Every time you switch on your television, it’s all thanks to a Scotsman – John Logie Baird – who was born 130 years ago.
Born in Helensburgh on August 14, 1888, John Logie Baird was the first man to transmit moving silhouette images on his mechanical television he named ‘The Televisor’.
Baird’s early life was troubled. The youngest son of a Church of Scotland minister, he rebelled against his heavily religious upbringing, though remarkably his father allowed him to adopt agnosticism and they would often debate their contradictory beliefs.
Home life was sufficiently comfortable for Baird to be able to experiment as an inventor from a young age and he is known to have rigged up a telephone exchange from his own bedroom to a friend’s house across the street.
In 1913 he attended Glasgow and West of Scotland Technical College until the outbreak of World War I in 1914. Baird was eager to enlist but ill health rendered him unfit for action, so he took a job at Clyde Valley Electrical Power Company. He struggled with his health, repeatedly suffering from terrible colds and flu-like infections. It is now thought that he may have had undiagnosed hyperthyroidism, perhaps made worse by the heavily polluted air of industrial Glasgow.
After the war, Baird moved to Hastings where he set to work inventing the first television. He knew that several others were trying and had come close, so there was a certain urgency to his work.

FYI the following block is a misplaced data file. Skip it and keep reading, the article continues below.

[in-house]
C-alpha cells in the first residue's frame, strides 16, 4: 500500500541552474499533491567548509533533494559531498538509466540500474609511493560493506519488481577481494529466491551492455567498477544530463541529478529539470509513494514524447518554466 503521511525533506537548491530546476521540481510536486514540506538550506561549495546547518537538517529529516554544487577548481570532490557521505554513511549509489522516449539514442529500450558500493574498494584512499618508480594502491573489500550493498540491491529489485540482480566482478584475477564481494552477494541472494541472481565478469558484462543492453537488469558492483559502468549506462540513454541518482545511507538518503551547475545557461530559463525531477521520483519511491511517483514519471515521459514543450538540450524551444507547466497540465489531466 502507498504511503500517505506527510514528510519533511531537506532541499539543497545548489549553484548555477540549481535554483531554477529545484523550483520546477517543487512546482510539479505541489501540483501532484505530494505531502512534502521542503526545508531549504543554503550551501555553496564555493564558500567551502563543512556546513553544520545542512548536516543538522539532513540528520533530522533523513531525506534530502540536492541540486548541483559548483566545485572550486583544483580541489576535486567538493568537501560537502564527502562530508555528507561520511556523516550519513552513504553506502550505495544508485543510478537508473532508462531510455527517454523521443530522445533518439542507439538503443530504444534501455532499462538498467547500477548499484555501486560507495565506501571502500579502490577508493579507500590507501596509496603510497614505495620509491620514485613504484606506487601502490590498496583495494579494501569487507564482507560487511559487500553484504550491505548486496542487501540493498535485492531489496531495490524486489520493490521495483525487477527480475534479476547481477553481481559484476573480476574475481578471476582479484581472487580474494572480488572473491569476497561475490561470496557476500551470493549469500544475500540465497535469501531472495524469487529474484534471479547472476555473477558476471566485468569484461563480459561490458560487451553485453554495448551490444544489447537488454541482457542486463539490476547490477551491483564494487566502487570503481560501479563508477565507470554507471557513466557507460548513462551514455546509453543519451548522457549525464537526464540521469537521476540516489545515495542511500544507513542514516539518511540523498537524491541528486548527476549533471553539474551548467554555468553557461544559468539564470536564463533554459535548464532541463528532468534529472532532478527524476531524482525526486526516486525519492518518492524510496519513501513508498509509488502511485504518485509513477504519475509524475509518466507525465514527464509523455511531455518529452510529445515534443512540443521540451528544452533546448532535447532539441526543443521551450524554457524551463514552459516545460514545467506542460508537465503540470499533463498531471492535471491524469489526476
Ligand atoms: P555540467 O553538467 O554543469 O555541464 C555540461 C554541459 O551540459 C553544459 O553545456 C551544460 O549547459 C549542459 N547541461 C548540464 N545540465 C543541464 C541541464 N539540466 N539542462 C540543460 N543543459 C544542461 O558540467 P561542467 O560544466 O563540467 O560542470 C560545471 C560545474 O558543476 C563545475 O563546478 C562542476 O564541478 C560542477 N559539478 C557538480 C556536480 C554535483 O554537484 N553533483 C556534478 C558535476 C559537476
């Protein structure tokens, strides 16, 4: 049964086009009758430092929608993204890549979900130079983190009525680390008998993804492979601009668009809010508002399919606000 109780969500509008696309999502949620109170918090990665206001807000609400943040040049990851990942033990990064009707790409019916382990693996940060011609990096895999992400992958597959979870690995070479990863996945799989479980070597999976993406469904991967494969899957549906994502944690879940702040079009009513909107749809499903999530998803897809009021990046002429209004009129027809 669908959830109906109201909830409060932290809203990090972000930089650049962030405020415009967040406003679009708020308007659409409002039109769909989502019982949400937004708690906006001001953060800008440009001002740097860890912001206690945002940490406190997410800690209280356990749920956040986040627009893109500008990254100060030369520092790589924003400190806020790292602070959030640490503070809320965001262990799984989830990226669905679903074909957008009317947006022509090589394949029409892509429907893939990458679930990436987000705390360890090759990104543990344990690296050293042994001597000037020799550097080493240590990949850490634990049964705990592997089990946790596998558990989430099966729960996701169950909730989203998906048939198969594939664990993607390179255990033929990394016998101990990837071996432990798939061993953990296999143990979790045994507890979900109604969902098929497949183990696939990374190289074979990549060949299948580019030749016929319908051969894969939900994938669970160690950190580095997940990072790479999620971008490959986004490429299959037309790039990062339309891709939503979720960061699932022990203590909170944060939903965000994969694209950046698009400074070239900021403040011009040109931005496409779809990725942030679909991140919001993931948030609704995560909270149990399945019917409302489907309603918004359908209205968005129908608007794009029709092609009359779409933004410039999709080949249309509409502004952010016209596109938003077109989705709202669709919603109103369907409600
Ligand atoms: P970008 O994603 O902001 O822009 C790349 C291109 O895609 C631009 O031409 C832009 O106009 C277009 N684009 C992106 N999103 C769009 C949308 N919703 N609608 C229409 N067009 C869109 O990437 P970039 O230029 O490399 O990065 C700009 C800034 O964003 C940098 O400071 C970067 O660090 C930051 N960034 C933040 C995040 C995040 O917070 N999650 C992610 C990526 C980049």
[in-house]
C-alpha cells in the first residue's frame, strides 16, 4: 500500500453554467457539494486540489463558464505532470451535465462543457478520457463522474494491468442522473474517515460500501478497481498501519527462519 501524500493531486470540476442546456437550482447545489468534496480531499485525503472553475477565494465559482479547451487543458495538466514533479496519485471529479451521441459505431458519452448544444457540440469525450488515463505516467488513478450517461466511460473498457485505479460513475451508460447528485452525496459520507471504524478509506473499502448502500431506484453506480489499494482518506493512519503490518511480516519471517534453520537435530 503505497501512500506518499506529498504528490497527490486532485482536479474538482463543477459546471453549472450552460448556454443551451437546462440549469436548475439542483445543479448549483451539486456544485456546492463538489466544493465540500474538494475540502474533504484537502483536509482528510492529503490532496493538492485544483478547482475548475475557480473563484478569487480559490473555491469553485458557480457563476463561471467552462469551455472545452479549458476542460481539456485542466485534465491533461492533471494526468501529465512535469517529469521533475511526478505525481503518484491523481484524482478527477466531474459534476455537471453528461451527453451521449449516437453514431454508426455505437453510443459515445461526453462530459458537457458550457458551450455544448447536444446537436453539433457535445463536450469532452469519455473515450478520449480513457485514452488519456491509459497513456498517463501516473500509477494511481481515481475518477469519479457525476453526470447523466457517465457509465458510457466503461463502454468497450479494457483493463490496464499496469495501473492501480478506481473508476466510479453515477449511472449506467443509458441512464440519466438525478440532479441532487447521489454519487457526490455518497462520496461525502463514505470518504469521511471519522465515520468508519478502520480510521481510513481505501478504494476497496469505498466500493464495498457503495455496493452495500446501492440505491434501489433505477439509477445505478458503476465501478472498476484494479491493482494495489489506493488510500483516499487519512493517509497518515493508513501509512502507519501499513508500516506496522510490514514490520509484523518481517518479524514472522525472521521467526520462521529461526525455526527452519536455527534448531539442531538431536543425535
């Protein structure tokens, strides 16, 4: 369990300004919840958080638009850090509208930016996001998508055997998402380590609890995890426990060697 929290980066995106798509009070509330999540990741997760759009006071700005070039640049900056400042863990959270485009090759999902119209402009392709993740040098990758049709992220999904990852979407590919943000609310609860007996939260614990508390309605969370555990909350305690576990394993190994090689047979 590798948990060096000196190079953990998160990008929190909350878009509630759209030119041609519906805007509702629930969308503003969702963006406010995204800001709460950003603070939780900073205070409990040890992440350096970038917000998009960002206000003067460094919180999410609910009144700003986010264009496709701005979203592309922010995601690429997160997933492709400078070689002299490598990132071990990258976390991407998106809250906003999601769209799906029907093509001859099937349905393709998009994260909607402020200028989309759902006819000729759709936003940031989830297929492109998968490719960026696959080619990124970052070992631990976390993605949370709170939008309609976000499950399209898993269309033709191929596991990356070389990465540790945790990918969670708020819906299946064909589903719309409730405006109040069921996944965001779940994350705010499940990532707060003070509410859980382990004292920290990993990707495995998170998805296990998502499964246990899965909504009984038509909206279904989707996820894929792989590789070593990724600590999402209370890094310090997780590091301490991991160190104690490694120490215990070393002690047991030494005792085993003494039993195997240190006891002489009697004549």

His breakthrough came in 1924 when he managed to transmit a flickering image from a few feet away on his ‘Televisor’, which was concocted from a hat box, a bicycle light lens, a tea chest and sealing wax.
Not altogether surprisingly, one day his makeshift television nearly electrocuted him, resulting in his landlord evicting him from his lodgings.
Later, he would recall in his memoir Sermons, Soap and Television: ‘I received the full force of the 2,000 volts through my hands. It was amply sufficient to cause death, but I was lucky. For a few seconds I was twisted into a knot in helpless agony and then fortunately fell over backwards, breaking the circuit and saving my life. But I shall never forget the agony of those few seconds. Electrocution must be a terrible death…’
Baird then moved to London’s Soho and it was here that he began to experience real success with his invention. In April 1925, the department store Selfridges hosted the first public demonstrations of his mechanical television displaying moving silhouette images.
Despite this publicity he was fast running out of money and was ever nervously conscious of others in the field making steady
Then, in the first week of October 1925, came his breakthrough. Everything functioned properly. He used a ventriloquist’s dummy named Stooky Bill, whose brightly painted face had greater contrast than that of a human face, and made it move and talk before the scanner.
‘The image of the dummy’s head formed itself on the screen with what appeared to me almost unbelievable clarity. I had got it! I could scarcely believe my eyes and felt myself shaking with excitement.’